tucked away in the hills,
others are quite large and prominent, with many stones.
the minimum number which can include two Portal-stones (at the NE),
an axial or recumbent stone (at the SW) and two other stones to
make a ring.
all the second and third period circles are thus aligned -
like the Wedge-tombs with which they were roughly contemporary,
and which are sometimes close by. Yet there are no circles in the
Burren of Clare, where there are dozens of Wedge-tombs - an area
which could never be tilled. On the other hand, one or two Wedge-tombs
were built inside circles: the
inevitable overlap and borrowing of contiguous and contemporaneous
cultures - which goes hand in hand with cultic rivalry and mutual
destruction - as even today in Ireland with a burning of a Catholic
church by Protestant fanatics, and in the Balkans with the destruction
of mosques by Eastern Orthodox Christians.
association of stone circles and rows with marginal or faltering
land and climatic deterioration would suggest that their axial orientation
is in fact an occidentation towards the summer sunset or
moonset in the tradition of wedge-tomb builders - an attempt to
ensure that the power of the sun would continue its magical effect
on over-tilled and monocultural, rather than over-grazed, soils.
In which case their social function would have been the building
rather than the subsequent arcane, astronomical use. That this power
of the sun was itself in doubt is instanced by an eighteen-year
period in the 12th century BC when pollen analysis reveals there
was no growth at all - as if a volcanic eruption had produced a
cloud of ash which blocked out sunlight for a generation.
arises, however: why so many observatories, when just a few would
Was their construction more important than their use, or were astronomers
constantly checking each other and verifying their predictions ?
in an Age of Explanation which has not escaped the long shadow of
that explanations should be as free as possible from excitement
or sin, and
thus cannot get our compartmentalising minds around phenomena which
involved magic, mystery, burial, celebration, the fertility of soil
and livestock, mayhem, machismo and phallic rites, cruelty, torture
and scapegoating, potlatch events, week-long drinking bouts, divination,
astrology and star-gazing - but certainly bore no relation to the
embarrassingly crass screenplay of the 1973 film, 'The Wicker
Yet we can,
if we tear ourselves away from our literal, mechanistic, domineering,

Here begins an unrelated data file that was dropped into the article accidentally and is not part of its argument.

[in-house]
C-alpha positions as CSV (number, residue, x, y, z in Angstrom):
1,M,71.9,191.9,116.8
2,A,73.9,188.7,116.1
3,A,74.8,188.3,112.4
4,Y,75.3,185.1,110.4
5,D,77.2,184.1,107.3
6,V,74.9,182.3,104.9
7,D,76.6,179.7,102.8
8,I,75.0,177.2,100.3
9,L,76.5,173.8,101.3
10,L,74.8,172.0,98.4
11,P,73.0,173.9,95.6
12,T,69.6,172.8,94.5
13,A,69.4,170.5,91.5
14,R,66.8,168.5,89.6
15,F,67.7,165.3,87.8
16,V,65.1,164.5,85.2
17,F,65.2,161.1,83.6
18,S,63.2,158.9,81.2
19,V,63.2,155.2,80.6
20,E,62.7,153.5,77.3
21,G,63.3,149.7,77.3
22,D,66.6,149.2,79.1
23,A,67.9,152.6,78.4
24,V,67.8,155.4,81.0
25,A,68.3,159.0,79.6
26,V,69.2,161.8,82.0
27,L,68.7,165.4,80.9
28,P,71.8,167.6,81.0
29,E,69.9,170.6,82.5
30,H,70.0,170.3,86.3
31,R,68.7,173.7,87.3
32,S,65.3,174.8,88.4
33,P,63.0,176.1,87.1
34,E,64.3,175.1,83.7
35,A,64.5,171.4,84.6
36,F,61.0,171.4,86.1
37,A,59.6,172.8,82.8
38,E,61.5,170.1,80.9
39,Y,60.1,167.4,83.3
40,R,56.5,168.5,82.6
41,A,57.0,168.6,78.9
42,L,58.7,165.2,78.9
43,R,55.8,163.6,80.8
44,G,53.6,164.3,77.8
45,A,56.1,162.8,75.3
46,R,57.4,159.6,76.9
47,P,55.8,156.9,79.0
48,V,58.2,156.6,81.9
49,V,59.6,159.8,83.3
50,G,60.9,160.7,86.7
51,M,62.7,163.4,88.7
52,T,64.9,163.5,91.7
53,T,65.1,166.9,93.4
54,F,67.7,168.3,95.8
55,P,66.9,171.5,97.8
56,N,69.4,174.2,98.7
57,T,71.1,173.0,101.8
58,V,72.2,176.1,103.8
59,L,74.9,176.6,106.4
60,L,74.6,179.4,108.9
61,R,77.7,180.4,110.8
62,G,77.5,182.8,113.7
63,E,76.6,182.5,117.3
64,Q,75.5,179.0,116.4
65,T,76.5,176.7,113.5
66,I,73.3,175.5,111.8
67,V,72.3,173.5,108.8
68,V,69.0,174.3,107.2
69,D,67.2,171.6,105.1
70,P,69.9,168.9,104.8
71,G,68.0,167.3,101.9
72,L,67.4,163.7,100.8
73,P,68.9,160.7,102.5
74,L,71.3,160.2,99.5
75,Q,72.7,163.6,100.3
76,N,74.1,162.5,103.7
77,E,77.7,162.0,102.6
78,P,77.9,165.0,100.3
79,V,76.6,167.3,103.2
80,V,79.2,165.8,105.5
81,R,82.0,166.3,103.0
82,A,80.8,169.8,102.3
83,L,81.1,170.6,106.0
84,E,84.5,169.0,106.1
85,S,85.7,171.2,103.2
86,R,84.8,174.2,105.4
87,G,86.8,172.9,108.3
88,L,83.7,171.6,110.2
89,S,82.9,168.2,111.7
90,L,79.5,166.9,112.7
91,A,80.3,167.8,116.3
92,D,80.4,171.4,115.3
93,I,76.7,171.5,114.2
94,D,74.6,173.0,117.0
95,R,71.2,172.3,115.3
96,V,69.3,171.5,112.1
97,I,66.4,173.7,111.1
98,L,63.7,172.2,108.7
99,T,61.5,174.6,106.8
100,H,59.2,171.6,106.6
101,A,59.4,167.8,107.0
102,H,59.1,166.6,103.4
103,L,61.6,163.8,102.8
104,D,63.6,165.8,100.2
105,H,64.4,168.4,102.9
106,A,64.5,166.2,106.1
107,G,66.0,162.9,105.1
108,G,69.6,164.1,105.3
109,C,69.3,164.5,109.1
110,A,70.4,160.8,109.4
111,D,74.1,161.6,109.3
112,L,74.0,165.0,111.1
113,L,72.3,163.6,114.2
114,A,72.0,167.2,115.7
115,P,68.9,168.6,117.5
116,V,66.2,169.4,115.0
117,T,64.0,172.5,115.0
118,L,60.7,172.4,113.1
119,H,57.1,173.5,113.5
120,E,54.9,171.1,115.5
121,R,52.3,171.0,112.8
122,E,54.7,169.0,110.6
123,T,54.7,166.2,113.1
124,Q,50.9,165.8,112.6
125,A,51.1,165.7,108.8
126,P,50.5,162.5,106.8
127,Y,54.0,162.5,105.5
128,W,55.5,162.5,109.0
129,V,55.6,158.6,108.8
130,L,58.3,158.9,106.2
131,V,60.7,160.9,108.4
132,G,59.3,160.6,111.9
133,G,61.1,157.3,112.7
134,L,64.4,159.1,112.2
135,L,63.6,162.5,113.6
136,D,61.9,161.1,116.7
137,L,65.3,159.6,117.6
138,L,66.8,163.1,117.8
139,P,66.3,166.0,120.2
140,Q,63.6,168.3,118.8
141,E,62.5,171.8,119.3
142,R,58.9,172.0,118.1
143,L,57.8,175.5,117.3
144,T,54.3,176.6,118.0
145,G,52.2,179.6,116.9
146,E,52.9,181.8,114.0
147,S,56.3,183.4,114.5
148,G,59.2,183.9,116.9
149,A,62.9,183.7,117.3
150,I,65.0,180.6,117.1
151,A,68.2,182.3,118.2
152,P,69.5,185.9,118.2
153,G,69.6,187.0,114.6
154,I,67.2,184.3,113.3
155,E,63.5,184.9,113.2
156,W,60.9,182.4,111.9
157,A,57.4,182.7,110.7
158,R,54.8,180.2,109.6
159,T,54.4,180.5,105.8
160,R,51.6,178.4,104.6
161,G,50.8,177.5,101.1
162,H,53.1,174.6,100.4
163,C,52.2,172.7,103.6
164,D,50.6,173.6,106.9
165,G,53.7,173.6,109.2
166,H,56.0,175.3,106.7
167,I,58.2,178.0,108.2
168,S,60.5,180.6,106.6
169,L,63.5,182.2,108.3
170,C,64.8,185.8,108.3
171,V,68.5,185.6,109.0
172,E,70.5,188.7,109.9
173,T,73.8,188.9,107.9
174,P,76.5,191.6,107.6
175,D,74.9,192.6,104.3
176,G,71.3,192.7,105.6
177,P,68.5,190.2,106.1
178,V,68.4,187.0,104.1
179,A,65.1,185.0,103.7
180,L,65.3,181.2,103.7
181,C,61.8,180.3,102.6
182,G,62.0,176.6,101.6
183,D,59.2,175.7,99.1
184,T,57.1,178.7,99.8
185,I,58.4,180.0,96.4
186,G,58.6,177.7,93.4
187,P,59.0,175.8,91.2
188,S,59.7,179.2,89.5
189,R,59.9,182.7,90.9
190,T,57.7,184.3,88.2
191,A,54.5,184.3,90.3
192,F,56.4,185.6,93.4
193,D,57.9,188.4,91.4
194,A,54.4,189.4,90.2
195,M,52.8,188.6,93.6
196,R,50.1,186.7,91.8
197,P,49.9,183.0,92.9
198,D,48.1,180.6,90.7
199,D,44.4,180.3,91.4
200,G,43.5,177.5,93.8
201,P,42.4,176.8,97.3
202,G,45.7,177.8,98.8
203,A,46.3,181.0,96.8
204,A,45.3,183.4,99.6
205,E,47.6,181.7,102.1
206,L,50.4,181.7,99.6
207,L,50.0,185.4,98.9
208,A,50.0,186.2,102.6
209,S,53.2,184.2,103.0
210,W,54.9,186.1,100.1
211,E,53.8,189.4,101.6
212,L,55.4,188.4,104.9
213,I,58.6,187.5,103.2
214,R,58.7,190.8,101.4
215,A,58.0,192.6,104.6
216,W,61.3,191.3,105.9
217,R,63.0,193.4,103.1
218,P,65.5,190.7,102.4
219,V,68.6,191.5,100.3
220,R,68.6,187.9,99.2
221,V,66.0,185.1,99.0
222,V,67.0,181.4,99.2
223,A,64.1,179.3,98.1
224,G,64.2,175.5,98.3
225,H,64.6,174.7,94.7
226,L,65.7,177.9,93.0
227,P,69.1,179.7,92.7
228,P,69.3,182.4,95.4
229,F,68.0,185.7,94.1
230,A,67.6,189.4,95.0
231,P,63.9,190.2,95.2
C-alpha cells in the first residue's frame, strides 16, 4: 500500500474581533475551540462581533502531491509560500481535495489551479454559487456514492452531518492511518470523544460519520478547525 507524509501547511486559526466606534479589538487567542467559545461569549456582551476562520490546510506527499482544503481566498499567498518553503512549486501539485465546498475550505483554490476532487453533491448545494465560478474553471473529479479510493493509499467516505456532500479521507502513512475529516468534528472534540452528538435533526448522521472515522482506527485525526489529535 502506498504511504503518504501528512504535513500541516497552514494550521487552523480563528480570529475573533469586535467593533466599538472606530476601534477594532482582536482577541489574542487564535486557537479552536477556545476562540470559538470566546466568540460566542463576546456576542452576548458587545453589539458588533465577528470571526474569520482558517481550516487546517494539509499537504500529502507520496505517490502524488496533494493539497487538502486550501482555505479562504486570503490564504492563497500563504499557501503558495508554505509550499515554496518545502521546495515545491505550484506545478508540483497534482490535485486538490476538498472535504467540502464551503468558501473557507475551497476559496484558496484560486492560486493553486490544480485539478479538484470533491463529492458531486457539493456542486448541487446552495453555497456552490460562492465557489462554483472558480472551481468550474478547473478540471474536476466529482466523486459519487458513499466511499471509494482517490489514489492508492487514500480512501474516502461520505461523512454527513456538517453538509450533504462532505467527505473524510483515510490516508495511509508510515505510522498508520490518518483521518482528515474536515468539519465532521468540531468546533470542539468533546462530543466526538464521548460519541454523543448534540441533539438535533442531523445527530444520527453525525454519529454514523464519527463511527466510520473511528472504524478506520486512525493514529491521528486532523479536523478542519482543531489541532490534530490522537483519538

rectangular, concrete (and often at the same time inanely-romantic)
mind-set, marvel at the æsthetic magic of constructions which are,
paradoxically, in humble sympathy with the landscape that their
builders sought to subdue by force-majeure and ritual.
all megaliths (not only in Ireland) we see now only a small fraction
of what once was. Many stone-circles and rows must have been damaged
or wrecked by cattle leaning and rubbing against them over the centuries.
A huge amount of destruction was wreaked in the early twentieth
century. Some of the large stones of one great row in county Cork
(Dromfeagh, near Dunmanway) can now be seen strewn along field-fences.
What may have been a row a hundred metres or more long is now one
sad, single stone not even included in this gazetteer.
Standing-stones may be all
that remains of a more complex monument. Some might be a portal-stone
from a tomb, and others may be sole survivors of stone-pairs
or stone-rows. But
thousands are single monuments or menhirs * which
were erected for various purposes: the marking of a burial, the
commemoration of a person or an event, the marking of a ritual place,
a signpost, sighting-stone aligning with a geographical feature
or other megalith - or as a rubbing post for cattle. Only the most
impressive, elegant or otherwise remarkable ones are listed in the
- relatively simple to conceive of and to erect, and completely
undatable because they are without context - could be older than
the oldest datable monuments.
is an antiquarian fake-Breton word for 'long stone' [compare Cloch
Fháda in Irish] - the actual Breton for menhir being
Peulvan or 'stone pillar'.
past is not over - it has not even passed."
distribution of Stone